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    2. And I was about to say follow blogs on Twitter. I have a lot of blogs I follow through Blogger, but I'm going to start moving to using a Twitter list, as Narelle suggests.

      I retweet blog posts I find interesting, and these also appear on my Facebook page. I do that partly to share the information, and partly because then I know where to look for that interesting post I read last week ...

      I'm also a member of several different writing groups on Facebook, and those are invaluable for picking up news outside my 'normal' reading field. It also means I'm always finding new and interesting blogs and people to follow.

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    3. Thanks Narelle and Iola, I get the feeling that I shall soon be eating my words that twitter is for twits. ;)

      Seriously though, what was once a teenage and celebrity phenomenon is now a very useful writers tool. I'll have to add twitter to my list of technological services to master this year.

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  3. These are some great blogs Iola, thanks for sharing. Over the last year or so I've also found K M Wieland's blog practical in terms of writing craft.

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    1. It's hard to pick just ten. I've recently read through the Writer's Digest Top 100 list - which includes some of the blogs I enjoy, but not all of them.

      I do follow KM Wieland's blog, and was impressed by her latest craft book, Structuring Your Novel and I highly recommend it. I'll be covering it in a post in my next series, plot and structure.

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    2. I'm glad to hear that K M Wieland's book on structure is good as I just brought it. I'll have to compare my notes to your post Iola.

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  4. Iola, thanks for compiling a great list of helpful sites. I follow my agent, Steve Laube's blog. Steve's posts are always good :) I usually read all the agency blogs you mentioned plus Seekerville and The Passive Voice. Time limitations prevent me from reading more blogs on a regular basis.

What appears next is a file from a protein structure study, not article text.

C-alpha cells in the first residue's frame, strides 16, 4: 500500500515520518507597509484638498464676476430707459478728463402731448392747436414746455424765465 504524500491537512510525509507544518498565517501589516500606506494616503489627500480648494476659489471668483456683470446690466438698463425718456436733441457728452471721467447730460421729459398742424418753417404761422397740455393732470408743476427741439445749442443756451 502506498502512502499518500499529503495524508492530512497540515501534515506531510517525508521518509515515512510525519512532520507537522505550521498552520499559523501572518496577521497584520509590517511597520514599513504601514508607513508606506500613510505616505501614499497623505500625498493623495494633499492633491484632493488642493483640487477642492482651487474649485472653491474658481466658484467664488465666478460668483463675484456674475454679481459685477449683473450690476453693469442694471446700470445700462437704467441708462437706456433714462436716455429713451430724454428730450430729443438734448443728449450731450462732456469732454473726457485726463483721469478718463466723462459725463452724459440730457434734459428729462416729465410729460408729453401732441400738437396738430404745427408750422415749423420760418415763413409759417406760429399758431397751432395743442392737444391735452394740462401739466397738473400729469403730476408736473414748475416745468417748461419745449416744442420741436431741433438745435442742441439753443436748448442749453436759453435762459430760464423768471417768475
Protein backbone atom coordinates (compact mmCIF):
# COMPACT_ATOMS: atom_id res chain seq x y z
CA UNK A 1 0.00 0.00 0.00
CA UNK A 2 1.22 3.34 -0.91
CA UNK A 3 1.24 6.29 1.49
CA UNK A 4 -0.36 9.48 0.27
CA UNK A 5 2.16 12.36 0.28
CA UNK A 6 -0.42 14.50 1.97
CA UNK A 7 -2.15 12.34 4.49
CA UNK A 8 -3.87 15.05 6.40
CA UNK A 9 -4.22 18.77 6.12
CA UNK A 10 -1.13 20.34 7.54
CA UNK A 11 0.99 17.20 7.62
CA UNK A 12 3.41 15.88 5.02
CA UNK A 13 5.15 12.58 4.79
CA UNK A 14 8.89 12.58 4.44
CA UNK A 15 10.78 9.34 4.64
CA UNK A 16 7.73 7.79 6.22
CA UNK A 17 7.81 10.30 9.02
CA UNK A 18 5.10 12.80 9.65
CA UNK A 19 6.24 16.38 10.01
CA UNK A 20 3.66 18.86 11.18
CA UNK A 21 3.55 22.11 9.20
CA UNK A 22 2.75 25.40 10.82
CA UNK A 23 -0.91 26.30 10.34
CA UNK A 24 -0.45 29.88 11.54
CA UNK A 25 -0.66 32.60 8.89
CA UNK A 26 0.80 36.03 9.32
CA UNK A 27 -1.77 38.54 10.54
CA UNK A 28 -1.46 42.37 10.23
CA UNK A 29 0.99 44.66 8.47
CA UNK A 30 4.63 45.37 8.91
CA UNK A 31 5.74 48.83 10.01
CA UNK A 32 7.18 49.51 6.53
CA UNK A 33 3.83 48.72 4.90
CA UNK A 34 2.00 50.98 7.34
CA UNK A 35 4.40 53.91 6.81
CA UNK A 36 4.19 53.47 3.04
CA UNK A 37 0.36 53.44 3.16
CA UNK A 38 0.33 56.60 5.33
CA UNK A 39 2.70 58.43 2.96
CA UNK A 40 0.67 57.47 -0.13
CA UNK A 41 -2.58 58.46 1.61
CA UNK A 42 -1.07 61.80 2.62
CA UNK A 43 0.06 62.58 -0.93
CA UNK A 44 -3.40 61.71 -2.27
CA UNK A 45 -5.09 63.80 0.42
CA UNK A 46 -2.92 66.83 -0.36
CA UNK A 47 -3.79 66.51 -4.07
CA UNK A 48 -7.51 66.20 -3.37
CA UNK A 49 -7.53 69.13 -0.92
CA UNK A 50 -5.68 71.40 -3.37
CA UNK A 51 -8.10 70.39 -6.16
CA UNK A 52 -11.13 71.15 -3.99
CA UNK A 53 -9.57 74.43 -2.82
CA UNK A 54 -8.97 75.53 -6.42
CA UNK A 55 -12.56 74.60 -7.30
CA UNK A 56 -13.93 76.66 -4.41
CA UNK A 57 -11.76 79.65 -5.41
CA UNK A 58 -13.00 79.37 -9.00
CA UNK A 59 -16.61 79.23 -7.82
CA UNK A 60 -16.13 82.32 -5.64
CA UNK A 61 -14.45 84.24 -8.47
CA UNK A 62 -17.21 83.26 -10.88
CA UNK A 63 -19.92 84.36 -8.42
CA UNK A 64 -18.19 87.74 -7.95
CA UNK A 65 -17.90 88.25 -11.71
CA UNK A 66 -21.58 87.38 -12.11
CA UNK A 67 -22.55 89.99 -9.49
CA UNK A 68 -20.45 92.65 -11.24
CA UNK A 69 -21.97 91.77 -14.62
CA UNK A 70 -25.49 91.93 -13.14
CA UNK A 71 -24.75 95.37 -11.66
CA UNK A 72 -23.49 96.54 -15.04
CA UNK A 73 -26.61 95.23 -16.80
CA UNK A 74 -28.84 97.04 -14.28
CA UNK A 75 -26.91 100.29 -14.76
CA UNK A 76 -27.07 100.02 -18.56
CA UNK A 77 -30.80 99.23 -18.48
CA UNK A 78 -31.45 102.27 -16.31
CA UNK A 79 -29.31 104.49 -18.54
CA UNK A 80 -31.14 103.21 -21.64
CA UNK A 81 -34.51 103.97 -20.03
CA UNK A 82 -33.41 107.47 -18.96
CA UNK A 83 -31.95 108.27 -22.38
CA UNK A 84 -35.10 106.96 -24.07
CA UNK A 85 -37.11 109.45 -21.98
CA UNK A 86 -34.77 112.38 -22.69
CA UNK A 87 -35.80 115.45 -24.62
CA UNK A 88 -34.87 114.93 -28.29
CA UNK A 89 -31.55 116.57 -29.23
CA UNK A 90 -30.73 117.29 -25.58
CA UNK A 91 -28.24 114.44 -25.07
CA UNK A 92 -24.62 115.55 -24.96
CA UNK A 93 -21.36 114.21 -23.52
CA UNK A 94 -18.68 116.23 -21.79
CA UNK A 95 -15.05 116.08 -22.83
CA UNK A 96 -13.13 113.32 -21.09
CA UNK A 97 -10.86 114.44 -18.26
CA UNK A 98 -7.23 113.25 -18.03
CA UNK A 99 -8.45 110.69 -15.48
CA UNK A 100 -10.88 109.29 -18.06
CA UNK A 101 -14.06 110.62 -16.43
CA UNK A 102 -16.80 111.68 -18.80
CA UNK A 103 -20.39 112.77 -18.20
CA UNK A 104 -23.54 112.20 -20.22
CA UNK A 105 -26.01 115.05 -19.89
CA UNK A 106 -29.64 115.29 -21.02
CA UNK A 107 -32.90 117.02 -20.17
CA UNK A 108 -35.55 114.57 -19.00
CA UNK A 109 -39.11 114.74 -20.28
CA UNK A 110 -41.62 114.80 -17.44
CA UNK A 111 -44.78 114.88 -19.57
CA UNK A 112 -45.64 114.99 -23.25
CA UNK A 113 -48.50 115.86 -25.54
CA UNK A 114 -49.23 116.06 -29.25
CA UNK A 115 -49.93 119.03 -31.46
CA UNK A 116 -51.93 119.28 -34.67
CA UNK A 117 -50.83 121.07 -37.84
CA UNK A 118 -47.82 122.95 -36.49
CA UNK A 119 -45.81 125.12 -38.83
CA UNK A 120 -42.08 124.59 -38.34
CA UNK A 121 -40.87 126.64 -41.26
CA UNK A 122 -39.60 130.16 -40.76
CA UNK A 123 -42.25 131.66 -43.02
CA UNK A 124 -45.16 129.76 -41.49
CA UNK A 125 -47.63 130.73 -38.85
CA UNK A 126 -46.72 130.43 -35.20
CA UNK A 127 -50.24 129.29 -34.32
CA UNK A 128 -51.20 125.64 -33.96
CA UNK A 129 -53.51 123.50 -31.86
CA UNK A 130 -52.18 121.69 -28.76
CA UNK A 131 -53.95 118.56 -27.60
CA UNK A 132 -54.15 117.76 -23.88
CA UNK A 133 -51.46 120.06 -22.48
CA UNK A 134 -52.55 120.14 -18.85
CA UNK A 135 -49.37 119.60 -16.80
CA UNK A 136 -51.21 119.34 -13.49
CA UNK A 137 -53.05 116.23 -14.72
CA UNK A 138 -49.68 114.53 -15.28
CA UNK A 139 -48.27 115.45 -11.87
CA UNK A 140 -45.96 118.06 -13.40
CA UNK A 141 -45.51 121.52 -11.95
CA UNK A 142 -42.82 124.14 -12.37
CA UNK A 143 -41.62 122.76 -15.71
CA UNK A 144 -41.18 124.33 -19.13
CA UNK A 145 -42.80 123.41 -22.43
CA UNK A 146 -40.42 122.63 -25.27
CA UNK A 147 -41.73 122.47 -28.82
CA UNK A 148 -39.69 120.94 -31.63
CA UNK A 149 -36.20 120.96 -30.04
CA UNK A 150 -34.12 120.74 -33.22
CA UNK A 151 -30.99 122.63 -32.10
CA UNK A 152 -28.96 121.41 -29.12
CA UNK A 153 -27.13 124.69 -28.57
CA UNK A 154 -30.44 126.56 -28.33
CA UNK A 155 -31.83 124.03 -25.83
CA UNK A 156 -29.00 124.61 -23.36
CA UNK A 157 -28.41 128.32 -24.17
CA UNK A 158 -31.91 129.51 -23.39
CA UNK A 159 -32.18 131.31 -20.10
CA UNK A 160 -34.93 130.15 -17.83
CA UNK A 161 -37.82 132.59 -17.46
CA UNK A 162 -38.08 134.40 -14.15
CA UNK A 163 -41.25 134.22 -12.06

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    1. I don't read every post from every blogger on this list - which reinforces the importance of having a good headline. Like you say, time limitations.

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  5. Hi Iola,
    I'll be bookmarking this list to refer to. I too, am familiar with some on this list but not others.
    And if we're adding our own favourites, I also find Jeff Gerke's, Suzanne Hartman's and Andrea Graham's are well worth visiting. And I'd have to add your own Christian Editing Services blog to my list.

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    1. I haven't heard of Suzanne Hartman or Andrea Graham - I'll check those out. Thanks.

      I read Jeff Gerke sometimes, but his wasn't one that came to mind as a top 10. I also read Jeff Bullas (social marketing) and Seth Godin (marketing), but they are more general - not just for authors.

      Maybe I'll have to do a follow up post later in the year.

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  6. Excellent! What a great list. I'll be adding some of these to my RSS list. :) Thanks for sharing!

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  7. Hi Iola
    I also recommend "Books and Such Literary Management" blog - Rachelle Gardner is part of this, but it's interesting to get several agents' perspectives.

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    1. Annie, that was actually in my original Top 10, but I took it out in favour of Seekerville. Funny!